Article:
The exterior of the Curia Julia features brick-faced concrete with a huge buttress at each angle. The lower part of the front wall was decorated with slabs of marble. The upper part was covered with stucco imitation of white marble blocks. A single flight of steps leads up to the bronze doors. The current bronze doors are modern replicas; the original bronze doors were transferred to the Basilica of St. John Lateran by Pope Alexander VII in 1660.
A coin was found within the doors during their transfer.That allowed archaeologists to date repairs made to the Senate House and the addition of the bronze doors to the reign of Emperor Domitian (AD 81–96). The original appearance of the Senate House is known from an Emperor Augustus denarius of 28 BC, which shows the veranda held up by columns on the front wall of the building.
The interior of the Curia Julia is fairly austere. The hall is 25.20 m long by 17.61 m wide. There are three broad steps that could have fitted five rows of chairs or a total of about 300 senators.The walls are stripped but were originally veneered in marble two thirds of the way up. The two main features of the interior of the Curia Julia are its Altar of Victory and its striking floor.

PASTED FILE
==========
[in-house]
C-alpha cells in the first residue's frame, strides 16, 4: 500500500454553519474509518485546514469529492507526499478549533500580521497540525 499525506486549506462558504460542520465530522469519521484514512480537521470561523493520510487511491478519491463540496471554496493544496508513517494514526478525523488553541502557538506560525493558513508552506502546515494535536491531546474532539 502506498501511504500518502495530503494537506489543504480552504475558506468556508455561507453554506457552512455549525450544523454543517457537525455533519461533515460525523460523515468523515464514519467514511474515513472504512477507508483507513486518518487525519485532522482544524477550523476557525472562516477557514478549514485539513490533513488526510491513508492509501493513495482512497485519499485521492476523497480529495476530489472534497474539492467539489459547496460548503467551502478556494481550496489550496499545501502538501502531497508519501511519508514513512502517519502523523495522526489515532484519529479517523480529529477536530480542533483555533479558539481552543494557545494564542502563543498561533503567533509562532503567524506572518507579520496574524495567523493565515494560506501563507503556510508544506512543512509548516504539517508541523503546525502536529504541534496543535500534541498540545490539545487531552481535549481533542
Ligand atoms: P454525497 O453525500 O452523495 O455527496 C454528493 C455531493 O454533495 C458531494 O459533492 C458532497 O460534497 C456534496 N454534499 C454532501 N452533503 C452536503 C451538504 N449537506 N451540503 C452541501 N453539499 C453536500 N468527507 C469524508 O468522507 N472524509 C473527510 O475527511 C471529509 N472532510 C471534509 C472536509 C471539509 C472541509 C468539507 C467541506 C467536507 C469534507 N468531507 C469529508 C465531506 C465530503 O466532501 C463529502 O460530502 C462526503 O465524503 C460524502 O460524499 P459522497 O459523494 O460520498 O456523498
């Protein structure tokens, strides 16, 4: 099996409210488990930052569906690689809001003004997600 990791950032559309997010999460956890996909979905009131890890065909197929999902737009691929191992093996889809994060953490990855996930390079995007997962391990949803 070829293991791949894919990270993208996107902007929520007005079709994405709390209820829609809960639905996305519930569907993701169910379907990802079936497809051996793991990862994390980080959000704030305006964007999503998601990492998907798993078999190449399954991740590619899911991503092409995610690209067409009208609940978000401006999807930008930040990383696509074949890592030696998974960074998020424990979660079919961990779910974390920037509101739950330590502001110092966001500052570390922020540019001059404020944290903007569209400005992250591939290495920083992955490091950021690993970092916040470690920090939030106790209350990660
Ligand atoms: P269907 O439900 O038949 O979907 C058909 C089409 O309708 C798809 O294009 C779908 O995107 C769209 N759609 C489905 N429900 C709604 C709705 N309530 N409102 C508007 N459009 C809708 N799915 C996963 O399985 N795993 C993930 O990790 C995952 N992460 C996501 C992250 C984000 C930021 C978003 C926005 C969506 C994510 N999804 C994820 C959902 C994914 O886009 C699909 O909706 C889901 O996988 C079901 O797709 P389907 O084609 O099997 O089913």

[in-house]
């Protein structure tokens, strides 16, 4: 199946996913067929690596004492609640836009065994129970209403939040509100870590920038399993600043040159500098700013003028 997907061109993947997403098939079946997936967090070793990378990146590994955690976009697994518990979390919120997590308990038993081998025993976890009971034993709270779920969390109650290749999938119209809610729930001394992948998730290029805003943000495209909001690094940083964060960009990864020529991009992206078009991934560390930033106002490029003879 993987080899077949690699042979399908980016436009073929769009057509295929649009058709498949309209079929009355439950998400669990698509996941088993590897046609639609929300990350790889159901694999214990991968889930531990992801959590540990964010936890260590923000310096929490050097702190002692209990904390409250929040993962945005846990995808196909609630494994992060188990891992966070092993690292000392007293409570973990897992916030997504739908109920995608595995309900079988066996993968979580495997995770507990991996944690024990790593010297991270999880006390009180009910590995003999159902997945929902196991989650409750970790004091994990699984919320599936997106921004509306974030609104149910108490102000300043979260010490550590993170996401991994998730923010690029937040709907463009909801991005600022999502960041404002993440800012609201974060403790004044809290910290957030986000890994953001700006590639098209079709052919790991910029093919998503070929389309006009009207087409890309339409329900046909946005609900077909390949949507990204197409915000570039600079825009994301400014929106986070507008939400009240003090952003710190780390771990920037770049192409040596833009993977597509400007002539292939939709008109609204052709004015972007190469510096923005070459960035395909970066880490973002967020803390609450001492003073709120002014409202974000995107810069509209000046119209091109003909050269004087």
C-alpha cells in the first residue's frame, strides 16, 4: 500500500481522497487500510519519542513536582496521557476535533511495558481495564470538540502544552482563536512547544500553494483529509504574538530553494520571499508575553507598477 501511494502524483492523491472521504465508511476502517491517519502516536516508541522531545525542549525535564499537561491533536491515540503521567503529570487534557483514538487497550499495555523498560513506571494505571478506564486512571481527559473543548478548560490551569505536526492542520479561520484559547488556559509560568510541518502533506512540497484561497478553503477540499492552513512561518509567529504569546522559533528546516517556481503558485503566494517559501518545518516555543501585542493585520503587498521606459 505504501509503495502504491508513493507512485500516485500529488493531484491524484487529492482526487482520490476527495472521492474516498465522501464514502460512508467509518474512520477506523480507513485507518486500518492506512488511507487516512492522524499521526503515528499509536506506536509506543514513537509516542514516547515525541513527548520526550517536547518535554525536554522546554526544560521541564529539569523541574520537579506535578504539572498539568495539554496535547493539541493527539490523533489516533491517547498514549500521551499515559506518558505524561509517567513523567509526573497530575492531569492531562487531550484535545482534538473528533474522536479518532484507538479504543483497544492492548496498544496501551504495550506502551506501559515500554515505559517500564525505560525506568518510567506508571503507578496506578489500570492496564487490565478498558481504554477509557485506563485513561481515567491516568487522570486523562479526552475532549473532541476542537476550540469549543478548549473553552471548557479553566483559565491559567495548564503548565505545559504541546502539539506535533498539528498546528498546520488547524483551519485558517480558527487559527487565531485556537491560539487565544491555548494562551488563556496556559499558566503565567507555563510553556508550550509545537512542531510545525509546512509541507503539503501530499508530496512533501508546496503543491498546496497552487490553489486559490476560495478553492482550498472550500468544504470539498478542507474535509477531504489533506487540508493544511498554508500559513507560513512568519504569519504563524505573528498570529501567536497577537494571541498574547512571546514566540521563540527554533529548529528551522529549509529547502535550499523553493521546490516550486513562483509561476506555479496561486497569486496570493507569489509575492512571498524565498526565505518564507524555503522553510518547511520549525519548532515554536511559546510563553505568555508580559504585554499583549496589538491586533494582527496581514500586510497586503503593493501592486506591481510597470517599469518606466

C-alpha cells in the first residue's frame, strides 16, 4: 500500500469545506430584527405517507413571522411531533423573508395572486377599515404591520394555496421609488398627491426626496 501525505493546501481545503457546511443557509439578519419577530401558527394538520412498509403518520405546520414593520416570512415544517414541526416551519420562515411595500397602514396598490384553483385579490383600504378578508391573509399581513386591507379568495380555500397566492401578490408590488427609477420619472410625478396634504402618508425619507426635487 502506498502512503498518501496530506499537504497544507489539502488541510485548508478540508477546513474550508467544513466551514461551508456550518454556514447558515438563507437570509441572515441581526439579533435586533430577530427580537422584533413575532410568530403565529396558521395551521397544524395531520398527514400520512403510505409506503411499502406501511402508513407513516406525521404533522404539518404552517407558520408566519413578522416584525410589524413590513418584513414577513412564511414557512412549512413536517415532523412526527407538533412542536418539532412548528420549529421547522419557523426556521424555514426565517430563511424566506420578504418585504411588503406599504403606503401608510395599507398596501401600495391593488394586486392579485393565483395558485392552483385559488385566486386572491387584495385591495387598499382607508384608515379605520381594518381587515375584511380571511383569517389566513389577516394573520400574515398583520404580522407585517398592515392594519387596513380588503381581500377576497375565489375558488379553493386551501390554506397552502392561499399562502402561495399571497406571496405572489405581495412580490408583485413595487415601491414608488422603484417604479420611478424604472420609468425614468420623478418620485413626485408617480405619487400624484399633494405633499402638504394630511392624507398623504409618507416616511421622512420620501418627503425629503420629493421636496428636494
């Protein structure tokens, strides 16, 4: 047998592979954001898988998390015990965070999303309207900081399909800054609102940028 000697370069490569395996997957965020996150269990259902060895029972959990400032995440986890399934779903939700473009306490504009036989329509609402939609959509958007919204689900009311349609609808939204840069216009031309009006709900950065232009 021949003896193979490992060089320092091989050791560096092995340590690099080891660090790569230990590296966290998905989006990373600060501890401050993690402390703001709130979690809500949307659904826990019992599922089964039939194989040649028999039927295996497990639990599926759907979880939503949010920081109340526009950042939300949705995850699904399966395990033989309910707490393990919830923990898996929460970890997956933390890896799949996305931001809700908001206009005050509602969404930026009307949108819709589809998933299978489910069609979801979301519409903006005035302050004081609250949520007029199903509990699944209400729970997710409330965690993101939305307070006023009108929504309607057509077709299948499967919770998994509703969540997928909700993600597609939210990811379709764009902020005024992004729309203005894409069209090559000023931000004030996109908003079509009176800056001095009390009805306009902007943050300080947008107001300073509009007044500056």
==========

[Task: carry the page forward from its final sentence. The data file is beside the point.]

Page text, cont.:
At the far end of the hall could be found the "Altar of Victory".It consisted of a statue of Victoria, the personification of victory, standing on a globe, extending a wreath. The altar was placed in the Curia by Augustus to celebrate Rome's military prowess, more specifically his own victory at the Battle of Actium, in 31 BC. The altar was removed in the 5th century in 408 AD, as part of a general backlash against the pagan traditions of Ancient Rome after the rise of Christianity.
The other main feature of the Curia's interior, the floor, is in contrast to the building's colorless exterior. Featured on the floor is the Roman art technique of opus sectile in which materials are cut and inlaid into walls and floors to make pictures of patterns. That is described by Claridge as " stylized rosettes in squares alternate with opposed pairs of entwined cornucopias in rectangles, all worked in green and red porphyry on backgrounds of Numidian yellow Phrygian purple".
In his Res Gestae Divi Augusti , Augustus writes of the project: "I built the Senate House... with the power of the state entirely in my hands by universal consent, I extinguished the flames of civil wars, and then relinquished my control, transferring the Republic back to the authority of the Senate and the Roman people. For this service I was named Augustus by a decree of the Senate".In fact, the relinquishment of power was truer in word than in deed; the construction of the Curia Julia coincided with the end of Republican Rome.